Learning Environment – The teacher fosters and manages a safe and inclusive learning environment that takes into account: physical, emotional and intellectual well-being. To me, this performance standards means creating an engaging learning environment for all learners by utilizing a carefully designed and welcoming classroom space, developing and teaching clear classroom policies and procedures, establishing high academic and behavior expectations, and nurturing the social-emotional and spiritual well being of my students while handling classroom interactions with care, respectful intervention, and sensitivity to the diverse needs of my students. Developing this environment and managing it takes a lot of work and a fair amount of practice, but by providing all of these aspects to students as they learn it helps to ensure their success. Fostering this learning environment begins with something as simple as welcoming each student at the door as they enter the classroom and providing them with an assigned seat so that they automatically feel like they belong to the classroom (Wong & Wong, 2009). Another important aspect to providing a safe and inclusive learning environment is going over classroom procedures so student know what to do in every situation, from what to do when you were absent to where to turn in bell work, and being sure to revisit and rehearse these procedures throughout the first weeks of school to ensure students are familiar enough with the routines and expectations of the classroom (Wong & Wong, 2009). Other than explaining and rehearsing these policies, it is important to provide students with a syllabus that includes written policies and procedures. Figure one provides a description of what should be included in a good syllabus. This was written for EDU 6130 as part of the group classroom management plan. A good syllabus not only includes policies and procedures, it provides an overview of the course, welcomes student into the classroom, outlines classroom rules and behavior expectations, and informs the student of needed classroom materials. Creating a safe and inclusive learning environment does not end with written and auditory policies, procedures and expectations. An important part to constructing this learning environment is handing classroom disruptions with genuine passion and respect for students (Fay & Funk, 1995). No classroom is free from disruptive behavior, so it is important to have clear expectations and consequences in place along with a variety interventions to stabilize behavior, and discuss it when it is convenient, while keeping the lesson going for the rest of the class (Fay & Funk, 1995; Curwin, 2014). Managing a classroom is so much more than discipline. It involves the entire layout of the classroom, student and teacher interactions, daily routines and procedures, intervention when necessary, and providing students with engaging, differentiated opportunities to learn and master content. All of these things are possible with planning, care, determination and passion for teaching and working with students.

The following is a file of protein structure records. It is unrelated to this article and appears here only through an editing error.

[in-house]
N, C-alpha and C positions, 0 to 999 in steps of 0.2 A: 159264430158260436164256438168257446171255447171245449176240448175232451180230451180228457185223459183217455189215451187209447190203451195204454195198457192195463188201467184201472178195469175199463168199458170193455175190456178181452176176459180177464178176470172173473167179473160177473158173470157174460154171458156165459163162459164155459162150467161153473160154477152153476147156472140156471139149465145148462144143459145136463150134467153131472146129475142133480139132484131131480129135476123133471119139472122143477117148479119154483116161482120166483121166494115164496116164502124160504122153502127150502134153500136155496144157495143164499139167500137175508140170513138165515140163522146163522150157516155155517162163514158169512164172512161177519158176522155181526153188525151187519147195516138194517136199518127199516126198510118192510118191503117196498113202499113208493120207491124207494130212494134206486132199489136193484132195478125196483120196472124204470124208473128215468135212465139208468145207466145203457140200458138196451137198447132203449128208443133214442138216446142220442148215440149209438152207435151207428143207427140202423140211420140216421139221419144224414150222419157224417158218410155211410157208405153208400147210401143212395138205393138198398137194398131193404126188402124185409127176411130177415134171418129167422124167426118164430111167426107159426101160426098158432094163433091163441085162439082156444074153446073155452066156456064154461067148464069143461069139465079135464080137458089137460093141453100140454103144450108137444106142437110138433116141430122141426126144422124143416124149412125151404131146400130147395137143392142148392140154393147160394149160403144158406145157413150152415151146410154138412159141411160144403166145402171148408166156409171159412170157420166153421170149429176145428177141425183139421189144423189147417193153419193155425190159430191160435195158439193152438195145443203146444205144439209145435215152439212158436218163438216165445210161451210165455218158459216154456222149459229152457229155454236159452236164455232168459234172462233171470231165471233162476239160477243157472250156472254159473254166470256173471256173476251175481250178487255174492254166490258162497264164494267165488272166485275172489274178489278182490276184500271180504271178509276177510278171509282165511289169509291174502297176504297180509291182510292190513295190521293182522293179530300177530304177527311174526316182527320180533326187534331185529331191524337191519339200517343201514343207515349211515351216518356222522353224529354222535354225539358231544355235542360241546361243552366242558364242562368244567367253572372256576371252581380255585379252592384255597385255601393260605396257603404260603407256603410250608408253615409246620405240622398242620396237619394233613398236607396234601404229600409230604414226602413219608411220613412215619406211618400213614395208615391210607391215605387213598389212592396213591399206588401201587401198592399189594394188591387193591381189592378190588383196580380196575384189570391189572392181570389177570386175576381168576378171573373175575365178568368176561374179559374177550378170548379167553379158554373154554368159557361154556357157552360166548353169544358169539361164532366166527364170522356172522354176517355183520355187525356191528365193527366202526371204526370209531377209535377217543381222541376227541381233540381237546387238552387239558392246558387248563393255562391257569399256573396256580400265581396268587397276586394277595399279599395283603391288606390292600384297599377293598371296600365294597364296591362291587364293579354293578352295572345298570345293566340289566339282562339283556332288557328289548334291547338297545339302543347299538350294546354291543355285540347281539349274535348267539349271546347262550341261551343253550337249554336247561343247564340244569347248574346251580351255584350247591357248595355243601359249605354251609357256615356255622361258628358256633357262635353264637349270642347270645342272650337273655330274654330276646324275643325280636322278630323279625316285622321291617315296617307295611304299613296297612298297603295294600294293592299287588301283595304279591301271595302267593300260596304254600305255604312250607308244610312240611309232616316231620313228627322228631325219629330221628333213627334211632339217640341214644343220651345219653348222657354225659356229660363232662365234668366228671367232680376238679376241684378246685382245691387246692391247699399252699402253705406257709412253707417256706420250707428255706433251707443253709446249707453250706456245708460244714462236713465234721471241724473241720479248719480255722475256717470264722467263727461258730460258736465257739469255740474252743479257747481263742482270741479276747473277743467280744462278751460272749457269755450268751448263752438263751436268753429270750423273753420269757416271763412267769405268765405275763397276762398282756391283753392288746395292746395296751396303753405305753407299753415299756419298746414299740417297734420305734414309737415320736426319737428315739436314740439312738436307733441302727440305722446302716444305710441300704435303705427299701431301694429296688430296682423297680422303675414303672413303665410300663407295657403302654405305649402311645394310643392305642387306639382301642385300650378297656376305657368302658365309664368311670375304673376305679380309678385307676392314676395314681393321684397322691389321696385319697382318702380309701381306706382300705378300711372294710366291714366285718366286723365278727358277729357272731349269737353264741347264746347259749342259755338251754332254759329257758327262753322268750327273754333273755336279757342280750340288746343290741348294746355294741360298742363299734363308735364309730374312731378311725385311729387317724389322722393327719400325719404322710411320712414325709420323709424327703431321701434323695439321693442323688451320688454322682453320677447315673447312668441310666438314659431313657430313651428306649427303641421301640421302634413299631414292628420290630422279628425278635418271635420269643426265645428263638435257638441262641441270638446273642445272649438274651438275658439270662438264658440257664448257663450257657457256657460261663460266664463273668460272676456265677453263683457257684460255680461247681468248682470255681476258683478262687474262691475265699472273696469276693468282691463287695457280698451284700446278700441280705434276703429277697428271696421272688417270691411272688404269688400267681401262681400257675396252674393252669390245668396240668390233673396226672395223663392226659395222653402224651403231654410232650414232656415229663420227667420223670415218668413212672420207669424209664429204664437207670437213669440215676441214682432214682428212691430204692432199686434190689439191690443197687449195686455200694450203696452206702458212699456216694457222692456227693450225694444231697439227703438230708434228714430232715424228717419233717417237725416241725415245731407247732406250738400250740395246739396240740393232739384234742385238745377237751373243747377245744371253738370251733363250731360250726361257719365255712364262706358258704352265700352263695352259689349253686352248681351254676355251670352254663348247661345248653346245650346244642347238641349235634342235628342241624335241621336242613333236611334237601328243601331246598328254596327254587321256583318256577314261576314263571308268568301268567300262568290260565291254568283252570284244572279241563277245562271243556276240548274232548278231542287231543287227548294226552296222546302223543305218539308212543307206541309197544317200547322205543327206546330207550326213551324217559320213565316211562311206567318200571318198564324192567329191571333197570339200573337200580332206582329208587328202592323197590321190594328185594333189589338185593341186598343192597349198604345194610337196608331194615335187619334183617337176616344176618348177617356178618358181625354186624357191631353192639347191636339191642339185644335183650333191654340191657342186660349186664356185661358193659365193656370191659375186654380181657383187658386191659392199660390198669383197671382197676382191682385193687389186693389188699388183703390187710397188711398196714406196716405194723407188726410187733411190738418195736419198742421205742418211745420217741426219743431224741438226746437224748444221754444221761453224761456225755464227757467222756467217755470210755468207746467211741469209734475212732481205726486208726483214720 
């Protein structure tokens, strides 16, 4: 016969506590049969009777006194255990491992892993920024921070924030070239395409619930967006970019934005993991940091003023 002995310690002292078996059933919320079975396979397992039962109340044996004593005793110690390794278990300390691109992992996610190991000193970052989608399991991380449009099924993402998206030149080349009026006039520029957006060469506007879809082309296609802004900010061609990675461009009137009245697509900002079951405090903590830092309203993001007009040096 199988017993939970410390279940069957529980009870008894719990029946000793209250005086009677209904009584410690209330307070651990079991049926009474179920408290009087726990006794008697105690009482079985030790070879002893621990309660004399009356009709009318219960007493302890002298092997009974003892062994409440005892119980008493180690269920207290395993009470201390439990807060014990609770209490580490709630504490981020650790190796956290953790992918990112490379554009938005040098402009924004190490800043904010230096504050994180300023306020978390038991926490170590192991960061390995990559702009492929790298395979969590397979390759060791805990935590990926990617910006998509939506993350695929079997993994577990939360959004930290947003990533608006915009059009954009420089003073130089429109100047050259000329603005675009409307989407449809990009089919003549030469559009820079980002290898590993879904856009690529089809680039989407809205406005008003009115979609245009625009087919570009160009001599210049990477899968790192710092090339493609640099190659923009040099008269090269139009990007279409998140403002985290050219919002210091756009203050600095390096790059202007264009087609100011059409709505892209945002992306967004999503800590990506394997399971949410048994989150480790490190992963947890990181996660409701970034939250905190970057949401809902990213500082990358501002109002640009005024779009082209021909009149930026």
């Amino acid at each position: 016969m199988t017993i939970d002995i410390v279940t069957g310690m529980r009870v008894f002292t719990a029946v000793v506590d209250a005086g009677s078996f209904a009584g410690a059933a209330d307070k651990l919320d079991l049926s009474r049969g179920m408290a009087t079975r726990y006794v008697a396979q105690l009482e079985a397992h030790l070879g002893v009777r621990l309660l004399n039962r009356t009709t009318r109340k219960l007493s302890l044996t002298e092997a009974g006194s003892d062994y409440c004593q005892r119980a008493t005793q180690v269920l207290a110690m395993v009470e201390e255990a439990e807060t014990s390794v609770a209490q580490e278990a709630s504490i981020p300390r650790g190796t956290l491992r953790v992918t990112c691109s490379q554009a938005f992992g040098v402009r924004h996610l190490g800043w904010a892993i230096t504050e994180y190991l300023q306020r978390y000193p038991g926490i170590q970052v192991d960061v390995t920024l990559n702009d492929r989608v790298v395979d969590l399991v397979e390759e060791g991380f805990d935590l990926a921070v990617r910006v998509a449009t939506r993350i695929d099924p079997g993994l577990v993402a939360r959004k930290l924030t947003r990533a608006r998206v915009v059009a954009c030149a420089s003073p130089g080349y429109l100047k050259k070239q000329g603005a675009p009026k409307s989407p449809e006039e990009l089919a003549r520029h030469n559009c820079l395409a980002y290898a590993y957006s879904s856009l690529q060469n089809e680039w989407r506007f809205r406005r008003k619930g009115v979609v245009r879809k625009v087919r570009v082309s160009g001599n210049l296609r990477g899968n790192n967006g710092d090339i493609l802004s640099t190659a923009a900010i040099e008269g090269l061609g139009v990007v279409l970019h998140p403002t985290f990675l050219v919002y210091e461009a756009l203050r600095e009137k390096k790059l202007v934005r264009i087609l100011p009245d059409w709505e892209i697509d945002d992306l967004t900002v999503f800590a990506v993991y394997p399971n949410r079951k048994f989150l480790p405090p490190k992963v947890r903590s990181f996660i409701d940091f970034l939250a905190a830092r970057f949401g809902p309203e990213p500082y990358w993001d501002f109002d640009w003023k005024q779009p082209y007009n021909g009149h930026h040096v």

Curwin, R. (2014). Classroom management: the intervention two step. Edutopia. Retrieved from: http://www.edutopia.org/blog/classroom-management-intervention-two-step-richard-curwin
Fay, J. and Funk, D. (1995). Teaching with Love and Logic: Taking Control of the Classroom. Golden, CO: The Love and Logic Institute.
Wong, H. & Wong, R. (2009). The first days of school: How to be an effective teacher. Mountain View, CA: Harry K. Wong Publications, Inc.